the steam-engine. But at the same time it was necessary to produce the geometrically accurate straight lines, planes, circles, cylinders, cones, and spheres, required in the detail parts of the machines. This problem Henry Maudsley solved in the first decade of this century by the invention of the slide rest, a tool that was soon made automatic, and in a modified form was applied to other constructive machines besides the lathe, for which it was originally intended. This mechanical appliance replaces, not some particular tool, but the hand itself, which produces a given form by holding and guiding the cutting tool along the iron or other material operated upon. Thus it became possible to produce the forms of the individual parts of machinery "with a degree of ease, accuracy, and speed, that no accumulated experience of the hand of the most skilled workman could give."20

If we now fix our attention on that portion of the machinery employed in the construction of machines, which constitutes the operating tool, we find the manual implements re-appearing, but on a cyclopean scale. The operating part of the boring machine is an immense drill driven by a steam-engine; without this machine, on the other hand, the cylinders of large steam-engines and of hydraulic presses could not be made. The mechanical lathe is only a cyclopean reproduction of the ordinary foot-lathe; the planing machine, an iron carpenter, that works on iron with the same tools that the human carpenter employs on wood; the instrument that, on the London wharves, cuts the veneers, is a gigantic razor; the tool of the shearing machine, which shears iron as easily as a tailor's scissors cut cloth, is a monster pair of scissors; and the steam-hammer works with an ordinary hammer head, but of such a weight that not Thor himself could wield it.21 These steam-hammers are an invention of Nasmyth, and there is one that weighs over 6 tons and strikes with a vertical fall of 7 feet, on an anvil weighing 36 tons. It is mere child's-play for it to crush a block of granite into powder, yet it is no less capable of driving, with a succession of light taps, a nail into a piece of soft wood.22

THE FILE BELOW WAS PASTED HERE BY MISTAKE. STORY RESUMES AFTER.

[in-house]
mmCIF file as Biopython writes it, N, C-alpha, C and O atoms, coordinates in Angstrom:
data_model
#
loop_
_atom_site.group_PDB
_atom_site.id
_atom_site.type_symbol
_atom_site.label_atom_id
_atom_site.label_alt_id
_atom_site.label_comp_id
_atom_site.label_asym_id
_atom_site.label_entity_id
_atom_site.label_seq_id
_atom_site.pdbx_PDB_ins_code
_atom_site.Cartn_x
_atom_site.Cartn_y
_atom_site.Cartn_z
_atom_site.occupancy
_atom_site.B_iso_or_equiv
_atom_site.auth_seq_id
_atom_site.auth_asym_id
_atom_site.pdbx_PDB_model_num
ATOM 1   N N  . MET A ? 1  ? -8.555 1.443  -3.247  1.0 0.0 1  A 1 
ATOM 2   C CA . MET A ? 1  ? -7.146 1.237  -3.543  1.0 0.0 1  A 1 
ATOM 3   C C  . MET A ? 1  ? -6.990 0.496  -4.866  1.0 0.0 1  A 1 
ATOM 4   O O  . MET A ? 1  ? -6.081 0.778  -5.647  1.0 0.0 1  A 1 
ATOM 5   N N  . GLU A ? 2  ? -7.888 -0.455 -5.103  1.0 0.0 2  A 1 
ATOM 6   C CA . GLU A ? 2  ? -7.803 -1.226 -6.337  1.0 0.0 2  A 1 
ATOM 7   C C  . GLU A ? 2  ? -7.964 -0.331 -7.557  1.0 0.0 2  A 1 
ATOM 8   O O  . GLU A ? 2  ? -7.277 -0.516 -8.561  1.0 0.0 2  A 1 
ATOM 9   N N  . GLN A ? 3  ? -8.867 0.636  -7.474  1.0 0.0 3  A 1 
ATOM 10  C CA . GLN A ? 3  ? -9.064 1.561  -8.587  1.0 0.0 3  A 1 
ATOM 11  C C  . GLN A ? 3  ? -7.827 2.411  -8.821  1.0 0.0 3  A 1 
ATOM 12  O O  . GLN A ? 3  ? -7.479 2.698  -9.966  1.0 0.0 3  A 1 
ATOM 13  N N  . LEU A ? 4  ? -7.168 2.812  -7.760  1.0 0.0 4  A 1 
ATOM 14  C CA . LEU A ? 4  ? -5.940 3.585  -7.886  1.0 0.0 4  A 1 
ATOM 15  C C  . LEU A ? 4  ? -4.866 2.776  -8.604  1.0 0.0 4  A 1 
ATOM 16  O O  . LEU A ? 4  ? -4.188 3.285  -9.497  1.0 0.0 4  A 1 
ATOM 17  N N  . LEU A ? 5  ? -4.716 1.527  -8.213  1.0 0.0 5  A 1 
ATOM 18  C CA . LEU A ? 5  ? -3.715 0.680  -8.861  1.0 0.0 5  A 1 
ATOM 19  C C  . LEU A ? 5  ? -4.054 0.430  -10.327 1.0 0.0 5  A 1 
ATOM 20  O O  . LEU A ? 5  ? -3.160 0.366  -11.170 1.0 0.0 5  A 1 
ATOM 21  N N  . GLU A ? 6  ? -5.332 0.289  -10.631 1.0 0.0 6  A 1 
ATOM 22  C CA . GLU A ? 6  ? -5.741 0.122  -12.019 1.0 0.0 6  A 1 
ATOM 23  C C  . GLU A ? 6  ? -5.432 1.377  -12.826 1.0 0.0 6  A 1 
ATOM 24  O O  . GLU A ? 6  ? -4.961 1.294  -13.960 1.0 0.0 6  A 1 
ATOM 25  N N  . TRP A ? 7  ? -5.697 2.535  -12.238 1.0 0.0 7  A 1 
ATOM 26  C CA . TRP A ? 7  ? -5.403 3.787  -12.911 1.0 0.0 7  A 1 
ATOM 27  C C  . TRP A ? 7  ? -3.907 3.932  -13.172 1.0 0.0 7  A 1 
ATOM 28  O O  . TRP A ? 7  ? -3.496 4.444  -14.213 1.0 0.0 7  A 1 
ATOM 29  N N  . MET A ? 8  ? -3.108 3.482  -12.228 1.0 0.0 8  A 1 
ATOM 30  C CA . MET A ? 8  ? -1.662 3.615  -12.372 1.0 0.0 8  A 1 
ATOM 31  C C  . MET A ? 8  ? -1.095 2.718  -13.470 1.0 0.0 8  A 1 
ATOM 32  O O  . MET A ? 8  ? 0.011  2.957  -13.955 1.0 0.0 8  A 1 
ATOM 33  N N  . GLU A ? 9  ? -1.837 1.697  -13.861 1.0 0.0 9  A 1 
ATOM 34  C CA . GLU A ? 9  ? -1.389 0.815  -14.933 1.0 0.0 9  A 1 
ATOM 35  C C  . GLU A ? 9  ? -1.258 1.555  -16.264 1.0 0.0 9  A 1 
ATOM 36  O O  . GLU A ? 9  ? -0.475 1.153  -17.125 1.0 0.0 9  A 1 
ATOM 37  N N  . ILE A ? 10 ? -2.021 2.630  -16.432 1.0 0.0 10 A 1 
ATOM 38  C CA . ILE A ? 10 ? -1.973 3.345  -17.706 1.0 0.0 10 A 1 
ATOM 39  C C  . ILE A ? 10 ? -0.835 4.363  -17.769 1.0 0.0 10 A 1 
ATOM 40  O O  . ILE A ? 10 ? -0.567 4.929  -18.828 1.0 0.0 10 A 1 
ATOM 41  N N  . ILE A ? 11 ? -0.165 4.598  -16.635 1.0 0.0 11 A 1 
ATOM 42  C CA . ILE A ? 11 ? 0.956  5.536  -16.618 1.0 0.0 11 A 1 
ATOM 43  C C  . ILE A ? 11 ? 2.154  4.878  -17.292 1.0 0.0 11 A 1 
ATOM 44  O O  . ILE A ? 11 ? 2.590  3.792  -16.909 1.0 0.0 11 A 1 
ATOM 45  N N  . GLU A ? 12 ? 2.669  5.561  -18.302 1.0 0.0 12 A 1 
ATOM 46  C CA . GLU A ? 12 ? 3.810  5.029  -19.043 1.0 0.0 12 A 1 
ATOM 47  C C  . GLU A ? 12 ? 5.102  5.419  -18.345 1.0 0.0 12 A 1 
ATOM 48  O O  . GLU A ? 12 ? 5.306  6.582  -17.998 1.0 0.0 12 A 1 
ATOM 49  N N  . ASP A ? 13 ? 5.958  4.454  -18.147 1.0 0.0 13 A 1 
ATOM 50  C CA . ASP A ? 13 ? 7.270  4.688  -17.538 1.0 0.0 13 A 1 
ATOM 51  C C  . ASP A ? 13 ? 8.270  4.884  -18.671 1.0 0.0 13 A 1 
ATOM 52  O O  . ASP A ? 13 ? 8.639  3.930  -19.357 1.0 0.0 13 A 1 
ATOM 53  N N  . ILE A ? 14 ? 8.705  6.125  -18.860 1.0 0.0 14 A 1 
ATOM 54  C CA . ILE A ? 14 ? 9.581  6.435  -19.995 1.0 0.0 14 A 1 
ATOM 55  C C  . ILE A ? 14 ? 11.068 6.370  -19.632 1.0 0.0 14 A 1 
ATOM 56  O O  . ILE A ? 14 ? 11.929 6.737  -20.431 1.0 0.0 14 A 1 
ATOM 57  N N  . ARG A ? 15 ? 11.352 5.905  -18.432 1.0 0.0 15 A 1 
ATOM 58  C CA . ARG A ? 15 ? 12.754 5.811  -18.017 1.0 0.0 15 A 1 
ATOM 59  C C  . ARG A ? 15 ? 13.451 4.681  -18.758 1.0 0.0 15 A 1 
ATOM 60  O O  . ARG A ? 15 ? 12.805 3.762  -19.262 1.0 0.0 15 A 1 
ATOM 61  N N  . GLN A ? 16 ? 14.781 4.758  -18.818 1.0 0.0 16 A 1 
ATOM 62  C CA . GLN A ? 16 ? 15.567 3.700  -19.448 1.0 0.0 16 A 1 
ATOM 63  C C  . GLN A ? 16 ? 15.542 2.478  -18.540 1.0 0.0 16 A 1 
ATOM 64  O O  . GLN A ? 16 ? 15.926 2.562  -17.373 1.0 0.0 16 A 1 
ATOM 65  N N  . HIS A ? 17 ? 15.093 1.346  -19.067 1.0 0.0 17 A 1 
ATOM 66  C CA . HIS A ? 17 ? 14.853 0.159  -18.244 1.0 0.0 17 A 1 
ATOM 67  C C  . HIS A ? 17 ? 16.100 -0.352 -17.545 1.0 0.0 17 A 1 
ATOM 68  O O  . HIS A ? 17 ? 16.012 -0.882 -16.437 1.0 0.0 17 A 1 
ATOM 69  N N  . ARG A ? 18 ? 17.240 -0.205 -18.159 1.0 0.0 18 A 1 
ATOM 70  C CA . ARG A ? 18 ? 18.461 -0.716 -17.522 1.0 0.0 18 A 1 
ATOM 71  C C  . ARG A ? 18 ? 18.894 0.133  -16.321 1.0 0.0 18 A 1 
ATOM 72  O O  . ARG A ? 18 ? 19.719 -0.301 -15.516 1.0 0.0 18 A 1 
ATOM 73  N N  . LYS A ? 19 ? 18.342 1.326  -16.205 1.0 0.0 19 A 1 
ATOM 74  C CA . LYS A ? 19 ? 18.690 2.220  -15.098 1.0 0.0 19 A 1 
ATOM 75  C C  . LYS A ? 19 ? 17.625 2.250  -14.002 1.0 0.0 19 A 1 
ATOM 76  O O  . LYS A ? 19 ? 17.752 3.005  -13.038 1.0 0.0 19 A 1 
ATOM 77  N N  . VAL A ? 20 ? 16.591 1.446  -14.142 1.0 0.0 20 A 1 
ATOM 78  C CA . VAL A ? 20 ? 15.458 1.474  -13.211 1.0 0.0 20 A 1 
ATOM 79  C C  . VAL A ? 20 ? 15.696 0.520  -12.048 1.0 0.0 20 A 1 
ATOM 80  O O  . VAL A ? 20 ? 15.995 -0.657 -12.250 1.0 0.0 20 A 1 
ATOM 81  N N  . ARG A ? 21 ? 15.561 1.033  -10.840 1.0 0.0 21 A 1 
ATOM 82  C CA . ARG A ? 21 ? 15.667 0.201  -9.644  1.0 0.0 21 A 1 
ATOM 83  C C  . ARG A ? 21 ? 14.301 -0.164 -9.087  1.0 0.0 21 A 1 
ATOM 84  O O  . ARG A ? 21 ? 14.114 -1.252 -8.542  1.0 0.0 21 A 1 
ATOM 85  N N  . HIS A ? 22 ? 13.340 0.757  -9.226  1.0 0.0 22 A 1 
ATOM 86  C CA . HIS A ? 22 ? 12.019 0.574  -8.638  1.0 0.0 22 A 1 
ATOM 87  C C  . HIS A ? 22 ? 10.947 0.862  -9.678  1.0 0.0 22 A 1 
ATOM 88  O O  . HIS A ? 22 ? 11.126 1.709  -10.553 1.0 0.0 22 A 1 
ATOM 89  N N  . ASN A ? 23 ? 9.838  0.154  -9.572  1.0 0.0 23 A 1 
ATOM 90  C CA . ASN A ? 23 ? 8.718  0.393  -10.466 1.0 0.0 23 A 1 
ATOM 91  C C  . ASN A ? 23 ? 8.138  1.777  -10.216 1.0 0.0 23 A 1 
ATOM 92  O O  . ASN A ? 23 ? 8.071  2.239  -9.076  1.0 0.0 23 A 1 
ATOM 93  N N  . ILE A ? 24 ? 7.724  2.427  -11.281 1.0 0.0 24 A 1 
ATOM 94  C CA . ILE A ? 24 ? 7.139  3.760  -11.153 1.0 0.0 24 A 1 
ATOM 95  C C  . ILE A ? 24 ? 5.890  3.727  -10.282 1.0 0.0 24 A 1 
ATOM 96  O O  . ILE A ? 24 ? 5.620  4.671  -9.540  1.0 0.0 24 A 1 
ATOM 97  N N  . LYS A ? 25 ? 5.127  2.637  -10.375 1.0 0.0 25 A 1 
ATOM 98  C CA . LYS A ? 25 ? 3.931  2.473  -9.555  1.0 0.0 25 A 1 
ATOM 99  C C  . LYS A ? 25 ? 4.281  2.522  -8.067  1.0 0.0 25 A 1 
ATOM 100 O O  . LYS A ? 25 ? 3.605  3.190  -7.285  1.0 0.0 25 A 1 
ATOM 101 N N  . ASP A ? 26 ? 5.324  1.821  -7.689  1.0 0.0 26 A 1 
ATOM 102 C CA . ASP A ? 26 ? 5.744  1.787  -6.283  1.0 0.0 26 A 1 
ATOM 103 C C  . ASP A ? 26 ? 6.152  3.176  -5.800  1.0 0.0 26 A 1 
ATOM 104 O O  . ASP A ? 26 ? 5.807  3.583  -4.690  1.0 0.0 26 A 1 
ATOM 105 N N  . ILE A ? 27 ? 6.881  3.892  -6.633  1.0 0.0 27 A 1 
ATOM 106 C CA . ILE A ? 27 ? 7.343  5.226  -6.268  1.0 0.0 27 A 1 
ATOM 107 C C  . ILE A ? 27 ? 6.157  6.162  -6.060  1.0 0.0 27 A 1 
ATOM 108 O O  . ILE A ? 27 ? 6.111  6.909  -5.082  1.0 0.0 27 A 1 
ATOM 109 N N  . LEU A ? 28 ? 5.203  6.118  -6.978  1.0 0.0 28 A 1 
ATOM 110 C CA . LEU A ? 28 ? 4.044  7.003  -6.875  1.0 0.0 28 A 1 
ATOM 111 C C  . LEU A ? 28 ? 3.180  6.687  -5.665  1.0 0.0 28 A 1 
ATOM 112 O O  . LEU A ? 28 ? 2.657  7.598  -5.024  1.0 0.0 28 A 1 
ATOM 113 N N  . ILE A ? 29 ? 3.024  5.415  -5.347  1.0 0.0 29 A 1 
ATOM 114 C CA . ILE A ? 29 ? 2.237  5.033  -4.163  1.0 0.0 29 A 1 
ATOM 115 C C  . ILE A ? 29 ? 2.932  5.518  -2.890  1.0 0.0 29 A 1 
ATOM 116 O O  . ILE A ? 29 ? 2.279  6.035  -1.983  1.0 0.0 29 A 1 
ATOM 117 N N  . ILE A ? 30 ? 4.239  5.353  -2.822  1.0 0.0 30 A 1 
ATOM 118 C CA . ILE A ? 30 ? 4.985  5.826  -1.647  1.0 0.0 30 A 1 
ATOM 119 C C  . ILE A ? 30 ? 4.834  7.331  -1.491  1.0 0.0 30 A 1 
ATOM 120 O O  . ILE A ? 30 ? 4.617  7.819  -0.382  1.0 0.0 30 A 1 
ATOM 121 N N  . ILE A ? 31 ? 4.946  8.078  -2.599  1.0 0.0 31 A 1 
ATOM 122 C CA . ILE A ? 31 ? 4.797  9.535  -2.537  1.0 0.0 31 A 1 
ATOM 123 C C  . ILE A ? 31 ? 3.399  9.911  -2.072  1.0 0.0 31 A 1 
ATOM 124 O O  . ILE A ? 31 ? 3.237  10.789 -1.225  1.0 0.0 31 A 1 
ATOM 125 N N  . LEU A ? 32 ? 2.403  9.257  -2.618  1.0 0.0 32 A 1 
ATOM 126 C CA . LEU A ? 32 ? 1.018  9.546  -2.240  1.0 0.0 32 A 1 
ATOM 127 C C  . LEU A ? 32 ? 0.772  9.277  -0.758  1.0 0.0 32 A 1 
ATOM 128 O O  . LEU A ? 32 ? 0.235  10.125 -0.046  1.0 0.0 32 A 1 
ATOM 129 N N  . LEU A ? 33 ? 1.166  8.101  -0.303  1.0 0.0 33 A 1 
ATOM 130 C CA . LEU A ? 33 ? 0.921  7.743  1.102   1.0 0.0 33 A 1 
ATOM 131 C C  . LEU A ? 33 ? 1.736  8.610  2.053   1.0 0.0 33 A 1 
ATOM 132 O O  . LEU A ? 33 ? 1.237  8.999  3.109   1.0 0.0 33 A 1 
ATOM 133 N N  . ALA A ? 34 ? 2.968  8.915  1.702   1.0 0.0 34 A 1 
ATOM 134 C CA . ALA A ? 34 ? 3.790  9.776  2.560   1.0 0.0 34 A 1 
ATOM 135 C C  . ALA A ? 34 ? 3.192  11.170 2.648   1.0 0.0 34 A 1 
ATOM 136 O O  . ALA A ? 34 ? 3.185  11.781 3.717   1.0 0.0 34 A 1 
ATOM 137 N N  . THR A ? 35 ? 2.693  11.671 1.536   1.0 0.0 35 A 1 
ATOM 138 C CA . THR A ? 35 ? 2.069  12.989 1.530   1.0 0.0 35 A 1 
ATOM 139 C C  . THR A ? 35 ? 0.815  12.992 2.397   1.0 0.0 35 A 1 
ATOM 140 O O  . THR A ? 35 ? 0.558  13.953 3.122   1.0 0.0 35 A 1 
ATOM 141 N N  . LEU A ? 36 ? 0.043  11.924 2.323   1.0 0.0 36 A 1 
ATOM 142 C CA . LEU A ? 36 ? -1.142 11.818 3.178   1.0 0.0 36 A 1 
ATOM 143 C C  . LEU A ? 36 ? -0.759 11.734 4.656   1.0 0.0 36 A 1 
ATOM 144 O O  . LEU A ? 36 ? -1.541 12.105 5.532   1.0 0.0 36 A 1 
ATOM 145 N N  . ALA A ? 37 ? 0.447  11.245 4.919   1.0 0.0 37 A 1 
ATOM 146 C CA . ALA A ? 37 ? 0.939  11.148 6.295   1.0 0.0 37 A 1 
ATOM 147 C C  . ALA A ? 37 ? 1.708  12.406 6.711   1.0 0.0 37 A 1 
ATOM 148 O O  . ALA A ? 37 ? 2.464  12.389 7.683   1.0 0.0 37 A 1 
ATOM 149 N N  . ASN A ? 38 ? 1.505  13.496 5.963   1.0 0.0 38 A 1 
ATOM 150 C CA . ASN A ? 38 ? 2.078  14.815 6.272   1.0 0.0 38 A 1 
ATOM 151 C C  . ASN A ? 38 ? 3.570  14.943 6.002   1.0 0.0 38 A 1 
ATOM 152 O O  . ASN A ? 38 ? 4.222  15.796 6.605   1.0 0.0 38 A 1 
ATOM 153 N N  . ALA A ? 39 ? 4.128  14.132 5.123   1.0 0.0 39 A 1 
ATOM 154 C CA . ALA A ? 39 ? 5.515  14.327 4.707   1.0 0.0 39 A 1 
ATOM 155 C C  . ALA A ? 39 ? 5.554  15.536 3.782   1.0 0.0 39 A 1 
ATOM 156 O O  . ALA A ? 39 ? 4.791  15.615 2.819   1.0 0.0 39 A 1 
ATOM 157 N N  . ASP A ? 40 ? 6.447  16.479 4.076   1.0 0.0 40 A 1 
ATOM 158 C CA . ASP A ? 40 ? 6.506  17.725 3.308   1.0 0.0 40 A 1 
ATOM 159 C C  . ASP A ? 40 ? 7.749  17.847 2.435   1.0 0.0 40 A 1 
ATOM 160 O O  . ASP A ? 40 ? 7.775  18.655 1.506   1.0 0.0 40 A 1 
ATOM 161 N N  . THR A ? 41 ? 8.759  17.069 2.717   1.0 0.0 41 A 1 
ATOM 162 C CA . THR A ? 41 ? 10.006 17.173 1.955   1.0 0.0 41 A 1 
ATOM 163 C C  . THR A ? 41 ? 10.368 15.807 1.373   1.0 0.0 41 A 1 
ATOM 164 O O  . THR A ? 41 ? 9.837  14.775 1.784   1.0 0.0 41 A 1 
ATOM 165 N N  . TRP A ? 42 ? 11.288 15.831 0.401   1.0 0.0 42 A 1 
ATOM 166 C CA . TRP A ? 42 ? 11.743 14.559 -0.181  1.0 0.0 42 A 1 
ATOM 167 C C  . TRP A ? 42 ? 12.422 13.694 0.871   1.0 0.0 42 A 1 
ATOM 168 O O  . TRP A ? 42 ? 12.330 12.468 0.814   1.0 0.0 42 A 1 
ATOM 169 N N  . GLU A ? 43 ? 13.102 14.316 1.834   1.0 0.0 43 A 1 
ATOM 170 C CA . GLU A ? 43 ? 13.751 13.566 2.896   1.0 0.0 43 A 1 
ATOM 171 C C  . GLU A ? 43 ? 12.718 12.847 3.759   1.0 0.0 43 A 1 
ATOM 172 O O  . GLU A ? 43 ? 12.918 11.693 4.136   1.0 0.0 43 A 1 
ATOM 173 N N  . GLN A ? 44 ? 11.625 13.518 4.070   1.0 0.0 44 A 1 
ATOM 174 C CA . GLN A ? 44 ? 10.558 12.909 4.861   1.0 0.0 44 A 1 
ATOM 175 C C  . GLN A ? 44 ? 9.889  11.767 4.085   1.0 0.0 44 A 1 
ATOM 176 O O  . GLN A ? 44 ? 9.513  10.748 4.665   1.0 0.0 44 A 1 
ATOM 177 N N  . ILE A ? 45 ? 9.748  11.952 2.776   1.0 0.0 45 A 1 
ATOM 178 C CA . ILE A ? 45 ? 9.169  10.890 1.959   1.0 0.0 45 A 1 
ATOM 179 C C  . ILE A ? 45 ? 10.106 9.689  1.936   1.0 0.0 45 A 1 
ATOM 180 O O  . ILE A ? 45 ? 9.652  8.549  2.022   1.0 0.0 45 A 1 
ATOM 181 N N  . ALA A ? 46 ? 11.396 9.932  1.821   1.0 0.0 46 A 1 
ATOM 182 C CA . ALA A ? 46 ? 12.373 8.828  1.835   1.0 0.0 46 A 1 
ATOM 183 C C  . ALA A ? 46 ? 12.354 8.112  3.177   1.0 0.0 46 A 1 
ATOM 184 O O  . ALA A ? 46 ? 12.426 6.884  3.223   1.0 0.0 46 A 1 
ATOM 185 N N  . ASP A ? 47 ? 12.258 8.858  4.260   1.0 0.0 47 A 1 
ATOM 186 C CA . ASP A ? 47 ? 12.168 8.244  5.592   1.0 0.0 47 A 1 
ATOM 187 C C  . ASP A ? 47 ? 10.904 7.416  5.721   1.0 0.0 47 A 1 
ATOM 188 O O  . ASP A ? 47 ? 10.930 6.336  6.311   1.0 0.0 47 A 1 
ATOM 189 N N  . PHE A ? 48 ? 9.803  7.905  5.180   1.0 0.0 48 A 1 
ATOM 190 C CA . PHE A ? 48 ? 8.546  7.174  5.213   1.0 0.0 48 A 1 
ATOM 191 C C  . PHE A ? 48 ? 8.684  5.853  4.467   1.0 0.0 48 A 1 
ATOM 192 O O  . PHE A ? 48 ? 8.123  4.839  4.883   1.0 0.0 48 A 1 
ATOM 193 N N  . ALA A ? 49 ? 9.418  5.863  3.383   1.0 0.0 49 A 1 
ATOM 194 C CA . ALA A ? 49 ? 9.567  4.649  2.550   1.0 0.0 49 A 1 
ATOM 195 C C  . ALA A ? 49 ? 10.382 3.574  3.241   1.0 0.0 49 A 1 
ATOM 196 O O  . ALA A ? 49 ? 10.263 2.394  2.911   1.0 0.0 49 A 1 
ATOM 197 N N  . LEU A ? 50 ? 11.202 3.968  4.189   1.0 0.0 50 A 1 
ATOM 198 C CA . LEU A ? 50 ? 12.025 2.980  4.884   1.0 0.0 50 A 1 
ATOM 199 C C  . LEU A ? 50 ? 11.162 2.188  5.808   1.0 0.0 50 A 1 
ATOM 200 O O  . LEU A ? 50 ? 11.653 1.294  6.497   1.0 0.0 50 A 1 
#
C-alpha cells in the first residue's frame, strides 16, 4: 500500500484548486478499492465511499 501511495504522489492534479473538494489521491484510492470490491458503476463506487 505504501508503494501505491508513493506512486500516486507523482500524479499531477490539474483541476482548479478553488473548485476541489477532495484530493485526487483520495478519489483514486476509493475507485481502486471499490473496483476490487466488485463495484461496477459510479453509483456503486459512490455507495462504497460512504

The implements of labour, in the form of machinery, necessitate the substitution of natural forces for human force, and the conscious application of science, instead of rule of thumb. In Manufacture, the organisation of the social labour-process is purely subjective; it is a combination of detail labourers; in its machinery system, Modern Industry has a productive organism that is purely objective, in which the labourer becomes a mere appendage to an already existing material condition of production. In simple co-operation, and even in that founded on division of labour, the suppression of the isolated, by the collective, workman still appears to be more or less accidental. Machinery, with a few exceptions to be mentioned later, operates only by means of associated labour, or labour in common. Hence the co- operative character of the labour-process is, in the latter case, a technical necessity dictated by the instrument of labour itself.





We saw that the productive forces resulting from co-operation and division of labour cost capital nothing. They are natural forces of social labour. So also physical forces, like steam, water, &c., when appropriated to productive processes, cost nothing. But just as a man requires lungs to breathe with, so he requires something that is work of man's hand, in order to consume physical forces productively. A water-wheel is necessary to exploit the force of water, and a steam-engine to exploit the elasticity of steam. Once discovered, the law of the deviation of the magnetic needle in the field of an electric current, or the law of the magnetisation of iron, around which an electric current circulates, cost never a penny.23 But the exploitation of these laws for the purposesm of telegraphy, &c., necessitates a costly and extensive apparatus. The tool, as we have seen, is not exterminated by the machine. From being a dwarf implement of the human organism, it expands and multiplies into the implement of a mechanism created by man. Capital now sets the labourer to work, not with a manual tool, but with a machine which itself handles the tools. Although, therefore, it is clear at the first glance that, by incorporating both stupendous physical forces, and the natural sciences, with the process of production, Modern Industry raises the productiveness of labour to an extraordinary degree, it is by no means equally clear, that this increased productive force is not, on the other hand, purchased by an increased expenditure of labour. Machinery, like every other

  By PanEris using Melati.

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